There's a developing trend with financial regulators to use FTC Act Section 5 authority to apply consumer protections to small business borrowers. We explore the impacts for community and midsize banks.
Leaders at the Federal Trade Commission (FTC) have made it clear that they intend on using their FTC Act Section 5 Authority to protect small business borrowers from unfair and deceptive practices of non-bank lenders (also known as UDAP). FTC Commissioner Rohit Chopra has clearly indicated that FTC Section 5 UDAP is not limited to loans for personal, family, or household purposes. Recent enforcement actions — such as those against the Merchant Cash Advance Industry in the summer of 2020 — are clear indicators that the FTC is using its Section 5 UDAP authority to protect business borrowers from unfair and deceptive practices of non-bank lenders, brokers, servicers, lead generators, and collectors.
It is important to note that the OCC, Fed, and FDIC all have UDAP authority, and are likely to take their cues from the FTC. As such, we expect that these Prudential Regulators will use their Section 5 UDAP Authority in the same manner as the FTC — meaning these trends could impact a larger group of lenders.
From their public statements and actions to date, the FTC seems to be focused on three primary areas:
The Federal Trade Commission determined in a 2008 UDAP case (FTC v. IFC Credit Corp., 543 F. Supp. 2d 925, 943) that the term 'consumer' includes businesses as well as individuals.
In June 2009, the Federal Deposit Insurance Corporation (FDIC) issued a Cease-and-Desist Order against Advanta Bank — citing FTC Section 5 UDAP violations for deceptively advertising cash-back rewards percentages for business account holders.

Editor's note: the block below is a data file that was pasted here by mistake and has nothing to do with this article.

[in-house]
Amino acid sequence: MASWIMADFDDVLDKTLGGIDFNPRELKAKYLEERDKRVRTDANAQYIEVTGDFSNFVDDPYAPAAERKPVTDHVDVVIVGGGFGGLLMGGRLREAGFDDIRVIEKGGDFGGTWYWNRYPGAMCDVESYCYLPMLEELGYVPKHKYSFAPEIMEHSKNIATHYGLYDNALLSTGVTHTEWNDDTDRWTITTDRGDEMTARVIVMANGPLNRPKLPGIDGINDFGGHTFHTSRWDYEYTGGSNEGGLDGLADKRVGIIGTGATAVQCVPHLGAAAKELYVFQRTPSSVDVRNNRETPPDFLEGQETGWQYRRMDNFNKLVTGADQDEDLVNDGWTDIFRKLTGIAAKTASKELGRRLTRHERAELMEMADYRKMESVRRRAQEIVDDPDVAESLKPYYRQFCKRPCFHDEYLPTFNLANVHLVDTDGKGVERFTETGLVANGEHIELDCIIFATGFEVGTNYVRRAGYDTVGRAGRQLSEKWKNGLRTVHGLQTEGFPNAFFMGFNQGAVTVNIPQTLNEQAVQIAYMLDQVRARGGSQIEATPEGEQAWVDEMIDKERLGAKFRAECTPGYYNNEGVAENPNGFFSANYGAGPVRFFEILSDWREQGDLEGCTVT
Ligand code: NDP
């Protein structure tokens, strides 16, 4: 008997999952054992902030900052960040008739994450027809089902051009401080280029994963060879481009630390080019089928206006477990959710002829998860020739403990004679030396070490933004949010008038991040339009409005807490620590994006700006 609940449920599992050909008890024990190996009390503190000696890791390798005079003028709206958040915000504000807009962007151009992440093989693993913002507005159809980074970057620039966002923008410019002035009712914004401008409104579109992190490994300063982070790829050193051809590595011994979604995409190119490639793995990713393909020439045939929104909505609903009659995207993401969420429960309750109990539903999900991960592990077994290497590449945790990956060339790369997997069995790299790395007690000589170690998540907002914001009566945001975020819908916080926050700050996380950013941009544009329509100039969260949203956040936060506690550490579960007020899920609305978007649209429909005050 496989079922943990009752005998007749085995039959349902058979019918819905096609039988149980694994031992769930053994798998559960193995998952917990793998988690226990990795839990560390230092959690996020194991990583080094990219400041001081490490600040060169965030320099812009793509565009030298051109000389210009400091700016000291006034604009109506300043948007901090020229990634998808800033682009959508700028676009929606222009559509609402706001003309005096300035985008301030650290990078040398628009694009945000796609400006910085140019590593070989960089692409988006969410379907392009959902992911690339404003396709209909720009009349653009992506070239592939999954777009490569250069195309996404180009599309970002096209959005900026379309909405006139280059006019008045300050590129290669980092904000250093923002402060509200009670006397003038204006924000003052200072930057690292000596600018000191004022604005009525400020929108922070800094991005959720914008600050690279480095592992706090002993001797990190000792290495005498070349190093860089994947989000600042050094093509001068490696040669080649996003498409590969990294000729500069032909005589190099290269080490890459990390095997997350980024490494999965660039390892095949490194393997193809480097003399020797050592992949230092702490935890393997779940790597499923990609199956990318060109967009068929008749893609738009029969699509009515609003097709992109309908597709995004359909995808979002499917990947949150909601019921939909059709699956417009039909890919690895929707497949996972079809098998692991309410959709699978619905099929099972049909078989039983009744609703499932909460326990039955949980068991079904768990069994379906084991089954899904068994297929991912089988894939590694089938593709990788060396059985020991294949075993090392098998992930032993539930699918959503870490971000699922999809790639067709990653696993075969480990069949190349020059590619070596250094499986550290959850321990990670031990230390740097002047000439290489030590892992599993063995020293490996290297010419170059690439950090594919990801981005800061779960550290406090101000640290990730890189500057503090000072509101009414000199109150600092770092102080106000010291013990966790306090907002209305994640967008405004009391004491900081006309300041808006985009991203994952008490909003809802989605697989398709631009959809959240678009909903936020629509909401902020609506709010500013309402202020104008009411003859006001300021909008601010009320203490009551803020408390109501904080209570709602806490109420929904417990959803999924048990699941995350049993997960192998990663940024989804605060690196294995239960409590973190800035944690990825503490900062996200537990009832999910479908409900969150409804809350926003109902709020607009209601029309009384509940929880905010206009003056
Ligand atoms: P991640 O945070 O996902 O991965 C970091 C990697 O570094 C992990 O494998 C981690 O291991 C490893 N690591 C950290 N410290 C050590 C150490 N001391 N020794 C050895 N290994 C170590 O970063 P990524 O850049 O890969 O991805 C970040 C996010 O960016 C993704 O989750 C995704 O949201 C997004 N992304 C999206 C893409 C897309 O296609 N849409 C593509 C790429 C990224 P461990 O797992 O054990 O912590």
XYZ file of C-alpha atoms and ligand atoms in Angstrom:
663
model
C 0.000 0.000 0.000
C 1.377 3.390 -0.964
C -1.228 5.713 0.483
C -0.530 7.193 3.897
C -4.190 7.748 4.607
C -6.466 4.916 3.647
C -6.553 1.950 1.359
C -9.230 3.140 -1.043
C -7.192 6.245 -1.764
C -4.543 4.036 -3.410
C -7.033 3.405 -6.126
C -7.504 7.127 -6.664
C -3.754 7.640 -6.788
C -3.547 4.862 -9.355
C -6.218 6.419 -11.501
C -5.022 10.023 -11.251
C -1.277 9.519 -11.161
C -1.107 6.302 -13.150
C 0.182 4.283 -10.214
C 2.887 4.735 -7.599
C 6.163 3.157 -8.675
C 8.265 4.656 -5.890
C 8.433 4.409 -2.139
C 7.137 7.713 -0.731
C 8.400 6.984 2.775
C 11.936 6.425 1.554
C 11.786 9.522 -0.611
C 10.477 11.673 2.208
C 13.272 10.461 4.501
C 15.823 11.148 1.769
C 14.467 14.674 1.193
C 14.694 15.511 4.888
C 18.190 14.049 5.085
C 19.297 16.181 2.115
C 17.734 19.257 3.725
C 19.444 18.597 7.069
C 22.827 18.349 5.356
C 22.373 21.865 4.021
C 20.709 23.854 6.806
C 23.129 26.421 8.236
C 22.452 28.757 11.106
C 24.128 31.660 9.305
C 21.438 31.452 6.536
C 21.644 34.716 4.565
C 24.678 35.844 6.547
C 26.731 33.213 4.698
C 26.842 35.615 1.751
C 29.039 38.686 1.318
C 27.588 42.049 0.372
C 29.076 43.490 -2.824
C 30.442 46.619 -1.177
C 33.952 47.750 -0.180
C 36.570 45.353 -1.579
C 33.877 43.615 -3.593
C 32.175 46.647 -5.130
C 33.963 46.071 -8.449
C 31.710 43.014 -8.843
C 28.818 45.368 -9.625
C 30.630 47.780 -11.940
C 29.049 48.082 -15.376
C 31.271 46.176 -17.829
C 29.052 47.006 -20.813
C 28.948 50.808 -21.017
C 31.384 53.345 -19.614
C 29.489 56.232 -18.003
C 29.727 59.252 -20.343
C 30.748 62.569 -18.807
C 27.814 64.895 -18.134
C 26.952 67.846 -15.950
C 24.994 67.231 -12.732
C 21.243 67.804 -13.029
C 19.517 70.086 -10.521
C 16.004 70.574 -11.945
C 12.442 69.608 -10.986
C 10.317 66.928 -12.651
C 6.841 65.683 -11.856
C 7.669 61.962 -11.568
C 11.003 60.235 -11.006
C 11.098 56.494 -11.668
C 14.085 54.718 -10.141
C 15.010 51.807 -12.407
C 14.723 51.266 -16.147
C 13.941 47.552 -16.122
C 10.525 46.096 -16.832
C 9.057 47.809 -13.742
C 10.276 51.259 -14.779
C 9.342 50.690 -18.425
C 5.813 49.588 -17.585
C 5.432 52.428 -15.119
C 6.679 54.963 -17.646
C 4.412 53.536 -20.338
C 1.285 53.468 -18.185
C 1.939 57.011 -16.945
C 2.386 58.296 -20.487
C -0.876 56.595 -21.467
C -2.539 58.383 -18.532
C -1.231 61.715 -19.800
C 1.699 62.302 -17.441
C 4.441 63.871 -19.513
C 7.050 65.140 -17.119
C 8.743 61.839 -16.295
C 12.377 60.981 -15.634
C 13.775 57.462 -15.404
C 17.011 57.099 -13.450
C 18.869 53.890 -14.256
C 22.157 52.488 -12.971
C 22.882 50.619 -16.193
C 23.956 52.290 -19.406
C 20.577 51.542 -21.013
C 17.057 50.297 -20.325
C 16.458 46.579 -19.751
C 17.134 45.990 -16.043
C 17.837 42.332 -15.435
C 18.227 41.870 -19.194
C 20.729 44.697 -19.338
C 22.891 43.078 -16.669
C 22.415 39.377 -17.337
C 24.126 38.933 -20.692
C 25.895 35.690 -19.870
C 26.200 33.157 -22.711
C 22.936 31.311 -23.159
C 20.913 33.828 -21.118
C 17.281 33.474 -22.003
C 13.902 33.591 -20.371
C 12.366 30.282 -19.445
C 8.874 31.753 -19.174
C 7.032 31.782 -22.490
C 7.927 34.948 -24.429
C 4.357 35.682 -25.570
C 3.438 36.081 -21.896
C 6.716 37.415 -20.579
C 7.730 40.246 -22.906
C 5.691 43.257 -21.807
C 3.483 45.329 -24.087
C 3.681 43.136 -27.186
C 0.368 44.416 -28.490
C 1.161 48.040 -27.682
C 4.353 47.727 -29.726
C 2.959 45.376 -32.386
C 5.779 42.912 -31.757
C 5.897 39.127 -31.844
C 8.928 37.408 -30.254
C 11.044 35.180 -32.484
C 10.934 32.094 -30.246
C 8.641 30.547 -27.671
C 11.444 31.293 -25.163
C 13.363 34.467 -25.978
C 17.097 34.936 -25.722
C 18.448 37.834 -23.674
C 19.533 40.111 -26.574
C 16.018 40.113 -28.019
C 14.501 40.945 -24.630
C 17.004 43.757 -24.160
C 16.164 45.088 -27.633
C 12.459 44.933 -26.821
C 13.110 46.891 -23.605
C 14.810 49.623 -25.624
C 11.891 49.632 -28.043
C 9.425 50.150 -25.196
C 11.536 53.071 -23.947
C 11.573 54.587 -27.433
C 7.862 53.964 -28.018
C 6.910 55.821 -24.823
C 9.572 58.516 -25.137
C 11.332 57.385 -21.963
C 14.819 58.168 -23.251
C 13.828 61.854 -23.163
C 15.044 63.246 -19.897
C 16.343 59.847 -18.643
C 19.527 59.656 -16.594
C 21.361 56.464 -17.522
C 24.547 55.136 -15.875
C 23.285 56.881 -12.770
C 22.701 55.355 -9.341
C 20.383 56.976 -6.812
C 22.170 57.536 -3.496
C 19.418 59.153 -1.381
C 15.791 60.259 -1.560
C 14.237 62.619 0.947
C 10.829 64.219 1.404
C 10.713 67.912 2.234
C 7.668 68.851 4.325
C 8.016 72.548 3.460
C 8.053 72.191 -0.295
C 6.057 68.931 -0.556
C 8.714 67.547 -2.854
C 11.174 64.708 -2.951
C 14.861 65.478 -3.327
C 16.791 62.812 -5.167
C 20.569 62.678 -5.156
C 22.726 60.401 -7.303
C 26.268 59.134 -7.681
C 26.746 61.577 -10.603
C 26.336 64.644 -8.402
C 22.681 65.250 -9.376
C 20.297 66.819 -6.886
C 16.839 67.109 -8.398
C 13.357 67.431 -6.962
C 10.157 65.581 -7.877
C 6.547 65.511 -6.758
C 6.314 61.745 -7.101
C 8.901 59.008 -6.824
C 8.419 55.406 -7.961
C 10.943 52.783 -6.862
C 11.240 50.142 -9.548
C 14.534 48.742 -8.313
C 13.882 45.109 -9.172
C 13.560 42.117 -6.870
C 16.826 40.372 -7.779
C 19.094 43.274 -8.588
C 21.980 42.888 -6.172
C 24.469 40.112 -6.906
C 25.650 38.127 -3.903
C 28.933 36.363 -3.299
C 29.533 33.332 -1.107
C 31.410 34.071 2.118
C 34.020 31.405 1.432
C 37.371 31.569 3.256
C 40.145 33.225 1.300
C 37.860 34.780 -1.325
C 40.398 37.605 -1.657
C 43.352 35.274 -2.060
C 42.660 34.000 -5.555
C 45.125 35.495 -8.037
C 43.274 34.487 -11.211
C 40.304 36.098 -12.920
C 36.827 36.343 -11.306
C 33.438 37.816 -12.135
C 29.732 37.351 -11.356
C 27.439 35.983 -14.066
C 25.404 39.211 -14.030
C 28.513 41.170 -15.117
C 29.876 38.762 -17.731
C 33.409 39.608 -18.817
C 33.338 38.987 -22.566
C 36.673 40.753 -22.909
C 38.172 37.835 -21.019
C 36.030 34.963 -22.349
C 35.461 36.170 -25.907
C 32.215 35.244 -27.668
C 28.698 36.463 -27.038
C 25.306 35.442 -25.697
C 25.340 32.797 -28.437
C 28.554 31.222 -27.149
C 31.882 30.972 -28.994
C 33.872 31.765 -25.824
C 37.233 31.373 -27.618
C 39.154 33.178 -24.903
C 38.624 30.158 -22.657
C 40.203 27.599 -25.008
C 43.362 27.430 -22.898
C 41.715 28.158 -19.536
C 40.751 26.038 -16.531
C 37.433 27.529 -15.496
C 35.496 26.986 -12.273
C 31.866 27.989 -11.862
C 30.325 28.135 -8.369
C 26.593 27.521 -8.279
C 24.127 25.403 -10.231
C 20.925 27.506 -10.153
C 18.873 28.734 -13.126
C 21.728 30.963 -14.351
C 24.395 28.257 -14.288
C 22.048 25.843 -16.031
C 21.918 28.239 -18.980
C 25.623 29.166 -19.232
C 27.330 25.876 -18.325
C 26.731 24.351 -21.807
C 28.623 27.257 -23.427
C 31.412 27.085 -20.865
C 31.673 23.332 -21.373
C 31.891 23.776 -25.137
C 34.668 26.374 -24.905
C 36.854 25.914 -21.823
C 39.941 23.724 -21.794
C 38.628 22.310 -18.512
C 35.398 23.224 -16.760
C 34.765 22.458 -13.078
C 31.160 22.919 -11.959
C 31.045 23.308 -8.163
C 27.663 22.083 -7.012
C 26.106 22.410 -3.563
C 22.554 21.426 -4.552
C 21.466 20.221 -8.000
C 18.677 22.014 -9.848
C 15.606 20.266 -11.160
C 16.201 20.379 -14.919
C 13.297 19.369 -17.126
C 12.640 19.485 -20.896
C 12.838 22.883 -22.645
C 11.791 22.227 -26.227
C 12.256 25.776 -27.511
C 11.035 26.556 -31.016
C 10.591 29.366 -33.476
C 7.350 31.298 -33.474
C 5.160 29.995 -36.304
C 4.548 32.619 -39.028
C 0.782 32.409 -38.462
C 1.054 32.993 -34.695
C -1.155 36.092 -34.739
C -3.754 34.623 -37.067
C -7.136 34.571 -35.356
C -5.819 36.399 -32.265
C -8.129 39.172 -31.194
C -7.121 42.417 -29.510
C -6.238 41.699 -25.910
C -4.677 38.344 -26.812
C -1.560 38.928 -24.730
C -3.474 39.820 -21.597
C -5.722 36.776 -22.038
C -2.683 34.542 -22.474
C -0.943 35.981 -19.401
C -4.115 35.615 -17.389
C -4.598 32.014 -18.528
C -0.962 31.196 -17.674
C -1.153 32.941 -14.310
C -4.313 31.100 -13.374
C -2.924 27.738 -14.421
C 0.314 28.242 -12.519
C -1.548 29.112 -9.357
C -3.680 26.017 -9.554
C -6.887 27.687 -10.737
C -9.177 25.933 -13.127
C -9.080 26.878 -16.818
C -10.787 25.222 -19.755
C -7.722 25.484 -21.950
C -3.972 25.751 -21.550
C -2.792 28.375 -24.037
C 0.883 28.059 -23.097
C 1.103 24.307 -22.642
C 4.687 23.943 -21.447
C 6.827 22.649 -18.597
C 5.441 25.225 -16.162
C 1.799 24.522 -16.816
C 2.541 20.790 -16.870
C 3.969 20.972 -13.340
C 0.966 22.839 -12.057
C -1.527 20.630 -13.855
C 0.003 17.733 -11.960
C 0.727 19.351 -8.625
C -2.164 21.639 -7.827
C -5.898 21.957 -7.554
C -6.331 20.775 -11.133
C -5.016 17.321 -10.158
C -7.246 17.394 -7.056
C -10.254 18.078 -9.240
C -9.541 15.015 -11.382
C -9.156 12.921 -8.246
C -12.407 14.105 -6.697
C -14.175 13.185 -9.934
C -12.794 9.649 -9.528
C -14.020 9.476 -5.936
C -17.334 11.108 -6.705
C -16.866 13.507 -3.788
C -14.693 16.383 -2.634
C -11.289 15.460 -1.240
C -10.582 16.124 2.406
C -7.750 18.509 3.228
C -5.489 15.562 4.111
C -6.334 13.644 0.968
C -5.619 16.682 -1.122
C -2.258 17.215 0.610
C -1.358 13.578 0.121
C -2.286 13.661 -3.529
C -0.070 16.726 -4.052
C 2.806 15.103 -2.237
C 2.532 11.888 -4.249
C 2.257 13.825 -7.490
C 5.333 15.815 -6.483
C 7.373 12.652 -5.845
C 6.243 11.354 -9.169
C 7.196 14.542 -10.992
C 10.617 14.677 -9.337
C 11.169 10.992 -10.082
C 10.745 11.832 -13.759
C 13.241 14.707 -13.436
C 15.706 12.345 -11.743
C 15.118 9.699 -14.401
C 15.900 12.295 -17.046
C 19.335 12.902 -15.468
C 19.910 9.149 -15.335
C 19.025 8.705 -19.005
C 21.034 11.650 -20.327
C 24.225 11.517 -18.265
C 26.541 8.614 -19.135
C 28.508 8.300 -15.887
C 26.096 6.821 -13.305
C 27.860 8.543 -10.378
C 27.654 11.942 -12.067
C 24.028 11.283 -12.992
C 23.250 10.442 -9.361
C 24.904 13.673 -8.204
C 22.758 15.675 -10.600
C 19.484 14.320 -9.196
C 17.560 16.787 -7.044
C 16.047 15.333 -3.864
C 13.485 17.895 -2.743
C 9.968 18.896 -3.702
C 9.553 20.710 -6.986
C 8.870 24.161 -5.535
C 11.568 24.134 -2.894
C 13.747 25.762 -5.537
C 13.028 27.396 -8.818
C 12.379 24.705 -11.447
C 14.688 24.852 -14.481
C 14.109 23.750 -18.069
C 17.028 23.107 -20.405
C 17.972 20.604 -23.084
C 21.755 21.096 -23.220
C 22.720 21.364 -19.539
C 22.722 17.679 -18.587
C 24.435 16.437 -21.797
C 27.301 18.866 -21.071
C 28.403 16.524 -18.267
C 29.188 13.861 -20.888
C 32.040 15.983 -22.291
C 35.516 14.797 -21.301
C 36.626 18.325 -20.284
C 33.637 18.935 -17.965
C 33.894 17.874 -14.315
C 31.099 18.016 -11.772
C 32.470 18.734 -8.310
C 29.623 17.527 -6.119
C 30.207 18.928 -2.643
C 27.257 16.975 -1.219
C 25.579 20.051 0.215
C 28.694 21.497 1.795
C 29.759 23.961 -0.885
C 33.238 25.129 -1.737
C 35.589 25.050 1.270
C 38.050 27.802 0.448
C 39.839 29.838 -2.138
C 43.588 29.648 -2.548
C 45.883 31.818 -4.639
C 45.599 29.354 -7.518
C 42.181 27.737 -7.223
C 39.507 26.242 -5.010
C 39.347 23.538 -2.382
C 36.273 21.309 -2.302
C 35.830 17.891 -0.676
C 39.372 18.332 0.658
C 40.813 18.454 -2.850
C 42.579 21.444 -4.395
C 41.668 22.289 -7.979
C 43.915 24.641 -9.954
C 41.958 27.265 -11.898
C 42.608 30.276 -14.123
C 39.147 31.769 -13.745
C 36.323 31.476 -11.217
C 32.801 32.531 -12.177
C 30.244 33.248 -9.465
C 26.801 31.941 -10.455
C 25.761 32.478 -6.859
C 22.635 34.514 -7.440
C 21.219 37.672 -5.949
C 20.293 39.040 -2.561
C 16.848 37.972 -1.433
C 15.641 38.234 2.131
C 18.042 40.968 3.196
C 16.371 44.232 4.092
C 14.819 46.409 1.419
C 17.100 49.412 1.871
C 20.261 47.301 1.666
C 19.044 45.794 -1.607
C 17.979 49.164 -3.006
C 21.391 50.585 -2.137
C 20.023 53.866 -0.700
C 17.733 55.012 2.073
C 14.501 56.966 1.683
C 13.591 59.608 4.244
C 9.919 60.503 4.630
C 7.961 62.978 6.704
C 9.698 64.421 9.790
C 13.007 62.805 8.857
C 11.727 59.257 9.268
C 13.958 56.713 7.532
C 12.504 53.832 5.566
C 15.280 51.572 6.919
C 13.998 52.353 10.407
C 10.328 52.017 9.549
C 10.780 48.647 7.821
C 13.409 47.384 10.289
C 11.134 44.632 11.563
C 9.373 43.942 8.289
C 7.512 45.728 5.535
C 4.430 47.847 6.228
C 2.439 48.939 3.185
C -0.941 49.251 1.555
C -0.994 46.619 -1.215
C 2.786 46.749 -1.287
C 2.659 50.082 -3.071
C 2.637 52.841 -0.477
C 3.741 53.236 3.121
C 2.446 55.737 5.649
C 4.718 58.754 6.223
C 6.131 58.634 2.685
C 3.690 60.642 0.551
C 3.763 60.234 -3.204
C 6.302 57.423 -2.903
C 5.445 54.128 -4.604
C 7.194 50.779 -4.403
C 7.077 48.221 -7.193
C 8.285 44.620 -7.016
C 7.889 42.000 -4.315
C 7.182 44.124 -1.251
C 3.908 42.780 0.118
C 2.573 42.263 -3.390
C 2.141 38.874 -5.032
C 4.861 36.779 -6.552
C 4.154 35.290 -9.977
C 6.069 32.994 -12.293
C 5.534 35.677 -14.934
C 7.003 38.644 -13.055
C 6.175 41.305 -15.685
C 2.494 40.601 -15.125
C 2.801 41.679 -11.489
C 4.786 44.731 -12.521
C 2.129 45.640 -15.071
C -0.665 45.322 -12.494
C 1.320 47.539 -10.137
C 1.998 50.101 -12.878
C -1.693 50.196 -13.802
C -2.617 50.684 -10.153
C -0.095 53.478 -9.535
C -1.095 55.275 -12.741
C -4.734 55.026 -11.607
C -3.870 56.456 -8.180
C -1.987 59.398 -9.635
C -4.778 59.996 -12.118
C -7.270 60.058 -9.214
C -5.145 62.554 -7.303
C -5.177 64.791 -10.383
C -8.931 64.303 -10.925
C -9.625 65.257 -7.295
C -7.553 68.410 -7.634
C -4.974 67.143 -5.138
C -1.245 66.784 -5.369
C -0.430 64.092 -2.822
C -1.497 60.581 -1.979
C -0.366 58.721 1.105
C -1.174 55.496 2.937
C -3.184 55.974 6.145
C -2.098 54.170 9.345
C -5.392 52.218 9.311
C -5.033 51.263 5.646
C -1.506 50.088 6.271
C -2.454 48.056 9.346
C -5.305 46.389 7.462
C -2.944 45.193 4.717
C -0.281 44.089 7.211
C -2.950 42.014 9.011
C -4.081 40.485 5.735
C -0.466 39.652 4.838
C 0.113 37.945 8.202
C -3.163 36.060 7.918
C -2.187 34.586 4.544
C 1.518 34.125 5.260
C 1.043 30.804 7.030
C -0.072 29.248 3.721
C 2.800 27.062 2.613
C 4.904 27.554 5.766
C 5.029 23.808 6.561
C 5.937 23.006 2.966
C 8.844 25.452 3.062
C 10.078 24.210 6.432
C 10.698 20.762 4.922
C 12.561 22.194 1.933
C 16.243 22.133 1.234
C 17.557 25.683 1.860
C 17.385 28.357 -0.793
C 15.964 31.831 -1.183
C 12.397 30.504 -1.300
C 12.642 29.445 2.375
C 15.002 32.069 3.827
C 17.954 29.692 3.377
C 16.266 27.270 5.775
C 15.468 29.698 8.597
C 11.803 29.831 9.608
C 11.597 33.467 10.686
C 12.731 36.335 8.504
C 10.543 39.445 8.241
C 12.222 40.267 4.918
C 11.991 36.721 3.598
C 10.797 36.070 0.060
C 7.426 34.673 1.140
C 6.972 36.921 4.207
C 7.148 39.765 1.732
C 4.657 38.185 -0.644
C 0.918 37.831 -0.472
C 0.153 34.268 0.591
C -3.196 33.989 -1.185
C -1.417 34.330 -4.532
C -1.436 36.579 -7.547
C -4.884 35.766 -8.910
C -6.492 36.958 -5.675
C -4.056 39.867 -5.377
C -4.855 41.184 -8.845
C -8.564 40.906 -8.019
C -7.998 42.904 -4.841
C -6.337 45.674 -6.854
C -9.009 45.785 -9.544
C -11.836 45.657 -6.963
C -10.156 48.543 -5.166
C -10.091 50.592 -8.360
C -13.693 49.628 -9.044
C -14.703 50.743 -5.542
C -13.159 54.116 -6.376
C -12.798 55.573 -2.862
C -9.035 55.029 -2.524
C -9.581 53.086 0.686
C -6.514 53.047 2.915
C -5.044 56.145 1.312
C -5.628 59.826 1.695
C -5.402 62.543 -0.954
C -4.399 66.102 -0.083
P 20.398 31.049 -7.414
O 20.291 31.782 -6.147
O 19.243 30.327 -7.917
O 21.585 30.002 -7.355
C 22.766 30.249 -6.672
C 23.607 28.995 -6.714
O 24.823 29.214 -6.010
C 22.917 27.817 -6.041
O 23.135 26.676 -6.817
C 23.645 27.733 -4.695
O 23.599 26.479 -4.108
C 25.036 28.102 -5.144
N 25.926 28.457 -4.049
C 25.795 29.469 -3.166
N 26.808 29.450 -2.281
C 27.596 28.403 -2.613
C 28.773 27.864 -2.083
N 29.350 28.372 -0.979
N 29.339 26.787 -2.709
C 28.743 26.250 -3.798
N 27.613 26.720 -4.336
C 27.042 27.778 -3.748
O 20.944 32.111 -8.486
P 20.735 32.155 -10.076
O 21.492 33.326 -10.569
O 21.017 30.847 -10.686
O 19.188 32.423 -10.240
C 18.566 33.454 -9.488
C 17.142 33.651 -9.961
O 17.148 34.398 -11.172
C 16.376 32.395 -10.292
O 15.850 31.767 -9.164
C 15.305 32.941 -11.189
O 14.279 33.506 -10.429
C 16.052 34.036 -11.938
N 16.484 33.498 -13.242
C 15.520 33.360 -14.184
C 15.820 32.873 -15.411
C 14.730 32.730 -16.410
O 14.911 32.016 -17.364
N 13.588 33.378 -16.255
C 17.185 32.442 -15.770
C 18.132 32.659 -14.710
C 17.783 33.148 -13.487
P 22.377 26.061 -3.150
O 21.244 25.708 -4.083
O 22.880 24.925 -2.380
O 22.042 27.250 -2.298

The Dodd-Frank Act made it unlawful for any provider of consumer financial products or services to engage in any unfair, deceptive, or abusive acts or practices.
In the wake of the Financial Crisis of 2008, regulators' UDAP activity was focused more on consumer protections.
The former Assistant Director of the Consumer Financial Protection Bureau (CFPB), Rohit Chopra is sworn in as the Federal Trade Commission Commissioner on May 2, 2018.
In May 2019, the Federal Trade Commission launched an investigation into potentially unfair and deceptive practices in the small business financing industry using its authority under Section 5 of the FTC Act.
In August 2020, the Federal Trade Commission alleged that a Merchant Cash Advance Provider overcharged small businesses. Specifically, it claimed Yellowstone Capital misled potential customers and withdrew payments customers did not actually owe.
There are several actions and considerations that community and midsize banks can take now to comply with these developing requirements. The steps below can help minimize risk and facilitate compliance with evolving UDAP rules.
Risk Management Solutions Group (RMSG) offers a comprehensive suite of regulatory and compliance services for community and midsize banks, customized to your unique business, delivered by experienced subject matter professionals — all at an accessible price.
We founded RMSG because:
When it comes to UDAP, it's important to lay the groundwork now to achieve compliance and minimize risk. We can help you with:
The FTC is the sole federal regulator and enforcer in the non-bank, small business financing marketplace, so we are accountable for making sure the market is working. We will need to determine whether certain contract terms and business practices constitute a violation of the law.